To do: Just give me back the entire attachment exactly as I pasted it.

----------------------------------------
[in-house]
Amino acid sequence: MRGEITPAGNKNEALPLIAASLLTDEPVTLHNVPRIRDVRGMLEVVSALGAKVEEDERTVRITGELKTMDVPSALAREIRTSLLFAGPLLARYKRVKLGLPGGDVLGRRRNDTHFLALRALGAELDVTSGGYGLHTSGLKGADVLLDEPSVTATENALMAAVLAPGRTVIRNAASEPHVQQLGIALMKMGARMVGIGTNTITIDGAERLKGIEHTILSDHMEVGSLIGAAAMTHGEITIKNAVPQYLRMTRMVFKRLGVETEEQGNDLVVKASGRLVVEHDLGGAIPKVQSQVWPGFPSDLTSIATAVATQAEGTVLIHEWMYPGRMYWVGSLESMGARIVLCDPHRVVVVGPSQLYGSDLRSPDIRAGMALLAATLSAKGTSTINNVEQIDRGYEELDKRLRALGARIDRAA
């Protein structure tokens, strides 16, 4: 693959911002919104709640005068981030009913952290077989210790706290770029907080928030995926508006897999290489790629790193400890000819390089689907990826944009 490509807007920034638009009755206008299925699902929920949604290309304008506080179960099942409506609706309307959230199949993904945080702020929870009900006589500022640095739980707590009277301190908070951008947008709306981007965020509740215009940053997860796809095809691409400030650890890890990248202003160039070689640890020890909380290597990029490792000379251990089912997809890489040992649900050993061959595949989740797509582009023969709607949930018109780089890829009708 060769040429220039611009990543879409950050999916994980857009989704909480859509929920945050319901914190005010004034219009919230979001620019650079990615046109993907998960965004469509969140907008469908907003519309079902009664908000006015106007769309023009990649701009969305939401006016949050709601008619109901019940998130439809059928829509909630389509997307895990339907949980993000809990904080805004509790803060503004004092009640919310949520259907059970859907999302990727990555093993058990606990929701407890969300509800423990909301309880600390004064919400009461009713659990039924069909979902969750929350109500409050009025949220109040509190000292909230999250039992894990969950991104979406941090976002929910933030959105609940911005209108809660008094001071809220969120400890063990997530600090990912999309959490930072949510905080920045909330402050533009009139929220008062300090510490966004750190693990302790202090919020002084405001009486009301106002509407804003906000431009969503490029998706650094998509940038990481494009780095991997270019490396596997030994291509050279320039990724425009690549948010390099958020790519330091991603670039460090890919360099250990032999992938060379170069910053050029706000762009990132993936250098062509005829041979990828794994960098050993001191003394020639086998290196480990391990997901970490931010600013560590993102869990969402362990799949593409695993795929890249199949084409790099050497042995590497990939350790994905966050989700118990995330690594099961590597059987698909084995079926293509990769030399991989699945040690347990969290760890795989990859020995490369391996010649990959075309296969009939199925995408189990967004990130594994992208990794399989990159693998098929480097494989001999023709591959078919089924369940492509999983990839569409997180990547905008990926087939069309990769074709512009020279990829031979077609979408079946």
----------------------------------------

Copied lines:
[in-house]
Amino acid sequence: MRGEITPAGNKNEALPLIAASLLTDEPVTLHNVPRIRDVRGMLEVVSALGAKVEEDERTVRITGELKTMDVPSALAREIRTSLLFAGPLLARYKRVKLGLPGGDVLGRRRNDTHFLALRALGAELDVTSGGYGLHTSGLKGADVLLDEPSVTATENALMAAVLAPGRTVIRNAASEPHVQQLGIALMKMGARMVGIGTNTITIDGAERLKGIEHTILSDHMEVGSLIGAAAMTHGEITIKNAVPQYLRMTRMVFKRLGVETEEQGNDLVVKASGRLVVEHDLGGAIPKVQSQVWPGFPSDLTSIATAVATQAEGTVLIHEWMYPGRMYWVGSLESMGARIVLCDPHRVVVVGPSQLYGSDLRSPDIRAGMALLAATLSAKGTSTINNVEQIDRGYEELDKRLRALGARIDRAA
């Protein structure tokens, strides 16, 4: 693959911002919104709640005068981030009913952290077989210790706290770029907080928030995926508006897999290489790629790193400890000819390089689907990826944009 490509807007920034638009009755206008299925699902929920949604290309304008506080179960099942409506609706309307959230199949993904945080702020929870009900006589500022640095739980707590009277301190908070951008947008709306981007965020509740215009940053997860796809095809691409400030650890890890990248202003160039070689640890020890909380290597990029490792000379251990089912997809890489040992649900050993061959595949989740797509582009023969709607949930018109780089890829009708 060769040429220039611009990543879409950050999916994980857009989704909480859509929920945050319901914190005010004034219009919230979001620019650079990615046109993907998960965004469509969140907008469908907003519309079902009664908000006015106007769309023009990649701009969305939401006016949050709601008619109901019940998130439809059928829509909630389509997307895990339907949980993000809990904080805004509790803060503004004092009640919310949520259907059970859907999302990727990555093993058990606990929701407890969300509800423990909301309880600390004064919400009461009713659990039924069909979902969750929350109500409050009025949220109040509190000292909230999250039992894990969950991104979406941090976002929910933030959105609940911005209108809660008094001071809220969120400890063990997530600090990912999309959490930072949510905080920045909330402050533009009139929220008062300090510490966004750190693990302790202090919020002084405001009486009301106002509407804003906000431009969503490029998706650094998509940038990481494009780095991997270019490396596997030994291509050279320039990724425009690549948010390099958020790519330091991603670039460090890919360099250990032999992938060379170069910053050029706000762009990132993936250098062509005829041979990828794994960098050993001191003394020639086998290196480990391990997901970490931010600013560590993102869990969402362990799949593409695993795929890249199949084409790099050497042995590497990939350790994905966050989700118990995330690594099961590597059987698909084995079926293509990769030399991989699945040690347990969290760890795989990859020995490369391996010649990959075309296969009939199925995408189990967004990130594994992208990794399989990159693998098929480097494989001999023709591959078919089924369940492509999983990839569409997180990547905008990926087939069309990769074709512009020279990829031979077609979408079946």